In the case of these two science instructors they took a leap of faith and the suggestion did wonders. First the re-do of the test allowed students to reflect that they had access to all the information tested, and in fact, it had been taught and available in multiple modalities. In addition, the teachers received the powerful feedback reviewing these tests. Being transparent and allowing their test to be broken down by what way they taught the information will now allow for slight modifications in their instruction to be sure that what was being taught was covered multiple times. Both instructors also could see what types of questions were being asked as if they were available freely in notes or the textbook they were often lower order thinking or just memorization questions versus those questions that best related to activities which aligned with higher order thinking skills. Students also learned how to best prepare for future tests in these courses going through this item breakdown.
The survey, while leaving the teachers vulnerable to student attack, revealed some great feedback too. First students were very honest and many stated that they need to put more work into taking and organizing their notes as all information was readily available and taught. These educators received some kudos for allowing students to learn about themselves with quotes like, "thank you for helping me to examine how to learn best in this class..." and "...you are a great teacher and I just need to try harder and organize my learning more..." This allowance for meta-cognition will help these students well beyond this course.
Also, while it will take a couple of weeks to reveal the improvement of relationships between these instructors and their struggling students, I am willing to bet students will feel much more comfortable to discuss their needs and questions either in class or during office hours now that these lines of communication have been opened. Lastly, these instructors did internalize the few students who pinned their struggle on these teachers, allowing for personalized instruction for these student and the need for more 'review' type materials to guide these students.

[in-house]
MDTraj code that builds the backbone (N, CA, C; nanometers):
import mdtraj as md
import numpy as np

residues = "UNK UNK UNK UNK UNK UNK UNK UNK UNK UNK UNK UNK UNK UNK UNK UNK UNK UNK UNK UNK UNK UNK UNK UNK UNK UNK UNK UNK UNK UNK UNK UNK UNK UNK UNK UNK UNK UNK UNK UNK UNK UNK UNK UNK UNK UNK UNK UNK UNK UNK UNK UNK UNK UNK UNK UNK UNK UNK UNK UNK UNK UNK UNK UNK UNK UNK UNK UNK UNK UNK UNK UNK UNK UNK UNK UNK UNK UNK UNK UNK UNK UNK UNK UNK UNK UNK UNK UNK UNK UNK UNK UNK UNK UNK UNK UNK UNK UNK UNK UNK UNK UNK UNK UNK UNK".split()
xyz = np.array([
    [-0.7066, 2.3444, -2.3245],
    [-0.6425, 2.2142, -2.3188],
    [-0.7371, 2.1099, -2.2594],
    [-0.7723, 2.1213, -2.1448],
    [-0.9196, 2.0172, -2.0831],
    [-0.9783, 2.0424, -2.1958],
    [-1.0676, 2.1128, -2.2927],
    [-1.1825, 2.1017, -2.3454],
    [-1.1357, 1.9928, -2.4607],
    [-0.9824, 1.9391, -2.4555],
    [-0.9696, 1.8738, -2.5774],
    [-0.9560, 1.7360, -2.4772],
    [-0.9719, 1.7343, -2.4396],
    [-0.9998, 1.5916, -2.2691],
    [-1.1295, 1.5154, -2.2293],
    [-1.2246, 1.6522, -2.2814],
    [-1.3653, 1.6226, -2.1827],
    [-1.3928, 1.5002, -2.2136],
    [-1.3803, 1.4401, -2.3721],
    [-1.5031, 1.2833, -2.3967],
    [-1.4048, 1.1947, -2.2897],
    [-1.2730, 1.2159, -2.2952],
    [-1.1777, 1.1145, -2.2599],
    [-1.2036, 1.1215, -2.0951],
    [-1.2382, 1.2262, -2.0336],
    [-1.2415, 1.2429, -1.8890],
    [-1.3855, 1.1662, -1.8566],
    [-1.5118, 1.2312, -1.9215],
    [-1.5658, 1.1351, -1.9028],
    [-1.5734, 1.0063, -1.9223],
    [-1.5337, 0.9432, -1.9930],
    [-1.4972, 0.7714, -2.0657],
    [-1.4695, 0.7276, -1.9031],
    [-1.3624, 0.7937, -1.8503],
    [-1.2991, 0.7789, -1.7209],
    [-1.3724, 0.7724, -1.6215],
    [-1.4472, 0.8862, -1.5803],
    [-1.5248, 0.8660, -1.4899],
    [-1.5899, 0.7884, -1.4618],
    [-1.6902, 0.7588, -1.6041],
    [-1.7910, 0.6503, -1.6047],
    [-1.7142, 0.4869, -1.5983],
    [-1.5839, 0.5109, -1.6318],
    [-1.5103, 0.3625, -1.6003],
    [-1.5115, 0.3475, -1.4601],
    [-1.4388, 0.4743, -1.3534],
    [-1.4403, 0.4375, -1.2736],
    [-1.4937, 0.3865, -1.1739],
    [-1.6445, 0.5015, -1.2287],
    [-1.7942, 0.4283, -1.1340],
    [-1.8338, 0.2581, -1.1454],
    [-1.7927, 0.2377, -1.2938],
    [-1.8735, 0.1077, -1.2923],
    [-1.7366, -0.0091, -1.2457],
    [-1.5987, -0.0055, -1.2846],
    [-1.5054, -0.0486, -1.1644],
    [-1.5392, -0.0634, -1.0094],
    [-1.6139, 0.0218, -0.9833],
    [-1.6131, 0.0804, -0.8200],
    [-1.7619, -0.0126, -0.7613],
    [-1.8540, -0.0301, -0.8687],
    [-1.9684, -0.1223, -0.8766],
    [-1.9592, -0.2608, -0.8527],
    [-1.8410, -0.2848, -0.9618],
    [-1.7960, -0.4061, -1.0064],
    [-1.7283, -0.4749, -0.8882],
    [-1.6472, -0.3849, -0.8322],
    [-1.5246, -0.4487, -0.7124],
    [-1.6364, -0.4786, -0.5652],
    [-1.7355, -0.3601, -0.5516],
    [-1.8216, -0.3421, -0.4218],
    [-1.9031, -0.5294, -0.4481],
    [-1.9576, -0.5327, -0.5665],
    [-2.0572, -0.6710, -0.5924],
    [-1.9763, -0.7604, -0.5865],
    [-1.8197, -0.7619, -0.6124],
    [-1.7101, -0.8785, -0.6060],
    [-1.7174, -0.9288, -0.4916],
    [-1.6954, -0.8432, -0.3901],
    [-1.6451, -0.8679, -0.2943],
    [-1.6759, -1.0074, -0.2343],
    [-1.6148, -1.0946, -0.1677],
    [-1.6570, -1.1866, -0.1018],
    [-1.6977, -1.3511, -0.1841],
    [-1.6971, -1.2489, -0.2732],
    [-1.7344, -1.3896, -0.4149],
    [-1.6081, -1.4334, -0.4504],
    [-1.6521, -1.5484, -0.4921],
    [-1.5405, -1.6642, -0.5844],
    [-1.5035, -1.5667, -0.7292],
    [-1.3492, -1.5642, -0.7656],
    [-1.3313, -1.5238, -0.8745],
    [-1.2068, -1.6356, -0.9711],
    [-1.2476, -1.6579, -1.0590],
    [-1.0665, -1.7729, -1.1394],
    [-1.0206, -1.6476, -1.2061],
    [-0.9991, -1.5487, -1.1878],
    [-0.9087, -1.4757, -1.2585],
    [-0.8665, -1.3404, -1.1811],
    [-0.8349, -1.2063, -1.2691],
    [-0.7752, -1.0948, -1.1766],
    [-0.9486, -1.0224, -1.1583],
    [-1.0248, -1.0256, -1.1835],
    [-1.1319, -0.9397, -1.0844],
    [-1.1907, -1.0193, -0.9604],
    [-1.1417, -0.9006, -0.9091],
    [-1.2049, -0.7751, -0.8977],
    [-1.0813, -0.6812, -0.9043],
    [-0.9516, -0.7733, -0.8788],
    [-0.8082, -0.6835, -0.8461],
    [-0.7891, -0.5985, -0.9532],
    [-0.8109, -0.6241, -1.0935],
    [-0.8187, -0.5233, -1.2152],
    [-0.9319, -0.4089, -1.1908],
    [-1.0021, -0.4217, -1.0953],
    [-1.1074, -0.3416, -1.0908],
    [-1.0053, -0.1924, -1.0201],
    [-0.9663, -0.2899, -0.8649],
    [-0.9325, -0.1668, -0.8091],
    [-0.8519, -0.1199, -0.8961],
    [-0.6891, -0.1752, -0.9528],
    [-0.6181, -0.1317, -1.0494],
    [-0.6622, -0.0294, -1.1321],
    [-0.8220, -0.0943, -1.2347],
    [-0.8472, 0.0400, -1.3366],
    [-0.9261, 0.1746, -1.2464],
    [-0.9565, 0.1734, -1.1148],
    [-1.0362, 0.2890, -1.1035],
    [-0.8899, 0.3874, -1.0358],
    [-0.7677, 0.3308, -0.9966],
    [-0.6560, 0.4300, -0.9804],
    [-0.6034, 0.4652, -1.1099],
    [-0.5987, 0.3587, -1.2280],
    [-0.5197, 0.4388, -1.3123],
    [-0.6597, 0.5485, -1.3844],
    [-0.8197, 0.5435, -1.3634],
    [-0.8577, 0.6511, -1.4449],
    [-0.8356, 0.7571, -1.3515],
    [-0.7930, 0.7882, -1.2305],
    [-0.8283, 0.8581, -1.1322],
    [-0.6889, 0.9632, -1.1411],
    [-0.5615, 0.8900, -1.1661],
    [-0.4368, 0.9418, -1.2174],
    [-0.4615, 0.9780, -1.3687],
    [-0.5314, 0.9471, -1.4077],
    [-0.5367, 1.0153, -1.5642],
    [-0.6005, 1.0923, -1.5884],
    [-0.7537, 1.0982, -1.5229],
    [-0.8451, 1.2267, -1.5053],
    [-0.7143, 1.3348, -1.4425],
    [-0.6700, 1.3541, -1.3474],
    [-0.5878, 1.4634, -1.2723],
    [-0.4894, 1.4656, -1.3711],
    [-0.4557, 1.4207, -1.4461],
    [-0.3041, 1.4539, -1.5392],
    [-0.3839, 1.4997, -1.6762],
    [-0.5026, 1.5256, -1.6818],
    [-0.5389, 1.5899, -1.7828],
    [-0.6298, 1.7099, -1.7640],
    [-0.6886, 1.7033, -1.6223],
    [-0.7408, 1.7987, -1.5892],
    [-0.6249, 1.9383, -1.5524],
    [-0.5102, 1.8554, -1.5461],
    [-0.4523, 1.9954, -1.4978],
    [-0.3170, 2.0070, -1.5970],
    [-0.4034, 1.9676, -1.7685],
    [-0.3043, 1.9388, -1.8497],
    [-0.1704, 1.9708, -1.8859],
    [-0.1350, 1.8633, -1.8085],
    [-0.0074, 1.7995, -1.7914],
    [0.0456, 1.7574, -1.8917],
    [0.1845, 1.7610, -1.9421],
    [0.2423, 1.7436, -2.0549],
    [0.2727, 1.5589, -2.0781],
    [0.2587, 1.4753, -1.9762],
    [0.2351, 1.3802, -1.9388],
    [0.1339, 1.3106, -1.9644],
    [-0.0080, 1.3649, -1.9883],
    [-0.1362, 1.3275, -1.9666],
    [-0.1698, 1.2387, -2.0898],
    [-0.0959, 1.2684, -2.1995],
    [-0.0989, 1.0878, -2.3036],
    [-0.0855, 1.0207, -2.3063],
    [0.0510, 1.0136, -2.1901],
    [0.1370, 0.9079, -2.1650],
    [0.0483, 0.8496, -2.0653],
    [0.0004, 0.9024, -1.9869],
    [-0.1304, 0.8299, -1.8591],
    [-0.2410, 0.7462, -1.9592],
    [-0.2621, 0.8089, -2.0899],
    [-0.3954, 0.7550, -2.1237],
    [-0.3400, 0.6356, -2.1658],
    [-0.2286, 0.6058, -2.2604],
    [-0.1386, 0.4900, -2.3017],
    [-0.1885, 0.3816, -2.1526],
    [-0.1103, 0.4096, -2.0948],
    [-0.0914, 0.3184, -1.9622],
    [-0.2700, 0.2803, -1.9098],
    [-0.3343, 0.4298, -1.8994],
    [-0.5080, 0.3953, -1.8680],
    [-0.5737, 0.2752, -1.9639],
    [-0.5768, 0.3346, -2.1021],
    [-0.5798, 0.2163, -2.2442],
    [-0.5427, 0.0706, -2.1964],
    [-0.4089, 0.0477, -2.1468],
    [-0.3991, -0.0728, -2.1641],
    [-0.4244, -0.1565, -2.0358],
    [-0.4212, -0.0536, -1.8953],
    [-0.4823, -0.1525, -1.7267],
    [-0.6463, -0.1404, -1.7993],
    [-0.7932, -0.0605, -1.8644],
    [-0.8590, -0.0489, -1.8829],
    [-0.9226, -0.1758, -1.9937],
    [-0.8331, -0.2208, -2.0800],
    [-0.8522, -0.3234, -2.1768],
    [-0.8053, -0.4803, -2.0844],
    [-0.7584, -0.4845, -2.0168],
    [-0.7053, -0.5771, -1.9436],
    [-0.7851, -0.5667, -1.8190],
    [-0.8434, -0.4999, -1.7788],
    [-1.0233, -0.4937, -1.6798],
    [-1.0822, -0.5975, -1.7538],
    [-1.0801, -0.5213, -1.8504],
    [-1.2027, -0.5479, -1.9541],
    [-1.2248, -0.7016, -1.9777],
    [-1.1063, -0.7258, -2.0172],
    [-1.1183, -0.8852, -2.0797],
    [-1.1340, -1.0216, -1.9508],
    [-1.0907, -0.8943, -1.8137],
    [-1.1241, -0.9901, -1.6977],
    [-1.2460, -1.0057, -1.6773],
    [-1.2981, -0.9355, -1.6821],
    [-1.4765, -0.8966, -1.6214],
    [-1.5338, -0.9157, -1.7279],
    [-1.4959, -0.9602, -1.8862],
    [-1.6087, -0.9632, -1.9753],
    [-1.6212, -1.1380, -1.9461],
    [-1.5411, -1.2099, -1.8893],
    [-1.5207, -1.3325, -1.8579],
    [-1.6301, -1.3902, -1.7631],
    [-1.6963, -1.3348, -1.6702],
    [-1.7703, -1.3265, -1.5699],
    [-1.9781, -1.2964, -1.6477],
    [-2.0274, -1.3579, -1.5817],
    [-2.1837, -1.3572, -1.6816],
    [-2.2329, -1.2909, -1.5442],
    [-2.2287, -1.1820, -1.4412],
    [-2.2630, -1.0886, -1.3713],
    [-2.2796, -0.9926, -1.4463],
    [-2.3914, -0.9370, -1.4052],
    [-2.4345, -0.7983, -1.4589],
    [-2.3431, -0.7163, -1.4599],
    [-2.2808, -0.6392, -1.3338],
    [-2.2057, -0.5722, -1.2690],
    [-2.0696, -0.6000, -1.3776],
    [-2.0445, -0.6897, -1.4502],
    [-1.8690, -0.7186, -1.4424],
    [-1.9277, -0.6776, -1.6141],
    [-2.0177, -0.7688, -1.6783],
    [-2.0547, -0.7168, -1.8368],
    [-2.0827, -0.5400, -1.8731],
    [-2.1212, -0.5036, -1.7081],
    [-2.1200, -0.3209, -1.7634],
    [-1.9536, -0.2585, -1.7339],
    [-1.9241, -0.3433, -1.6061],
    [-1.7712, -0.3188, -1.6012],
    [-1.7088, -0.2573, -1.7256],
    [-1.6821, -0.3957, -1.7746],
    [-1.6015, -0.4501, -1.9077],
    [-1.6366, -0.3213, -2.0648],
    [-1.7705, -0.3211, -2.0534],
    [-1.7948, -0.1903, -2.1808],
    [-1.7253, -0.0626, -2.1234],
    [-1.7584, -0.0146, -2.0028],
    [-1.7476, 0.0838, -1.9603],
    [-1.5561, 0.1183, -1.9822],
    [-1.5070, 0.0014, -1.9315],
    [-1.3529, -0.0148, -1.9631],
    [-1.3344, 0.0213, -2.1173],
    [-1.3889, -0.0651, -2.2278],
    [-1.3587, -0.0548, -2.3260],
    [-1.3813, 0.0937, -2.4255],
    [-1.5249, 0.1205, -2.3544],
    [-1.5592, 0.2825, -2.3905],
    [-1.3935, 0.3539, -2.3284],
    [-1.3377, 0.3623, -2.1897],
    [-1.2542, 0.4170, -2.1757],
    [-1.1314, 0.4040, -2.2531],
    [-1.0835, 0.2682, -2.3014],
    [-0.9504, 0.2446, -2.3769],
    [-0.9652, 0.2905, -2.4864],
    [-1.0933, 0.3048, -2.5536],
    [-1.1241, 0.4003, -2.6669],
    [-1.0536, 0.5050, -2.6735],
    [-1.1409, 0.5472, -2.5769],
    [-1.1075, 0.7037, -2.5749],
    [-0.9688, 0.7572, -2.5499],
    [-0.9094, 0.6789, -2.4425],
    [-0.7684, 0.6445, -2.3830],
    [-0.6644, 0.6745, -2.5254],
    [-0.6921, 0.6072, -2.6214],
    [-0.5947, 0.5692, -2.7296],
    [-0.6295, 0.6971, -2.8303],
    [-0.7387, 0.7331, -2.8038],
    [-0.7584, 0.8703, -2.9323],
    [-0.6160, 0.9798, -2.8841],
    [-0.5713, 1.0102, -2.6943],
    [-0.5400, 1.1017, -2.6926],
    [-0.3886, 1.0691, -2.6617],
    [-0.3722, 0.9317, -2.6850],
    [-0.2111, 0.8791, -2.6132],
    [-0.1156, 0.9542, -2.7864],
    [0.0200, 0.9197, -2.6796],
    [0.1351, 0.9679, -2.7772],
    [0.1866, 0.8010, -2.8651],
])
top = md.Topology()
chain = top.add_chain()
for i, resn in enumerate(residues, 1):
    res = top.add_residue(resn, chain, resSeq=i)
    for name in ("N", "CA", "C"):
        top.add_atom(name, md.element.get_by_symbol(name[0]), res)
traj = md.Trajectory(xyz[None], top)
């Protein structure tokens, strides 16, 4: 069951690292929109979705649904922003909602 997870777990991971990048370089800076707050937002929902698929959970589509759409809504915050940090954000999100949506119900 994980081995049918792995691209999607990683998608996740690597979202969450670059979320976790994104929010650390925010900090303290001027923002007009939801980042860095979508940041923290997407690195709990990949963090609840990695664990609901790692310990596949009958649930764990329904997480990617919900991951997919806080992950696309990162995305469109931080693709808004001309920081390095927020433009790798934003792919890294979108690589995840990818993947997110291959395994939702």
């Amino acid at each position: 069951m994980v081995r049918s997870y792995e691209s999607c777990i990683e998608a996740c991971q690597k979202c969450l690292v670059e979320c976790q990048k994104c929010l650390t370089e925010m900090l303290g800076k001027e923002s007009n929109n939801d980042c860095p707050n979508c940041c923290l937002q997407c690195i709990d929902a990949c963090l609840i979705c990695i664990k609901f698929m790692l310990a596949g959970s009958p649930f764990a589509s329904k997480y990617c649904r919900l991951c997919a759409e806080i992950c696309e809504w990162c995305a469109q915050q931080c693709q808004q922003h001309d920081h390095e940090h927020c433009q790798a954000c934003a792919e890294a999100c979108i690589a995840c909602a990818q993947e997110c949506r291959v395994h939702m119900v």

While I was more than happy to help these educators find a successful path for them and their students it did make me stop and think to myself, "how often do other teachers, professors or educational leaders make themselves or their products transparent or vulnerable?" More importantly, "Why are we scared to collaborate with our students and peers in a way which allows for critique?" "Is it fear of the evaluation/review process in colleges and K12 schools?" "How can I as an educational leader support growth of students AND educators in my building and district?"
These questions will have to wait till another time I feel like being vulnerable and making my own thinking transparent.
I had the amazing pleasure to attend the NovaNow 2016 conference at Kent Innovation High School this past weekend. For those who are not familiar with the conference or location, you can best describe them in one word: collaboration. Kent Innovation High School is a fully Project Based Learning (PBL) 9-12 school which in collaboration with their students, host a yearly set of conversations (not traditional presentations) centered PBL and other current educational topics. I greatly enjoyed leading a conversation on "Empowering Teachers and Students through Blended Learning Environments" where I learned more from my attendees that they probably did from me! Below are a few other highlights and reminders I will take from #NovaNow16 to chew on later:
1. There is a difference between application and authenticity in Project Based Learning.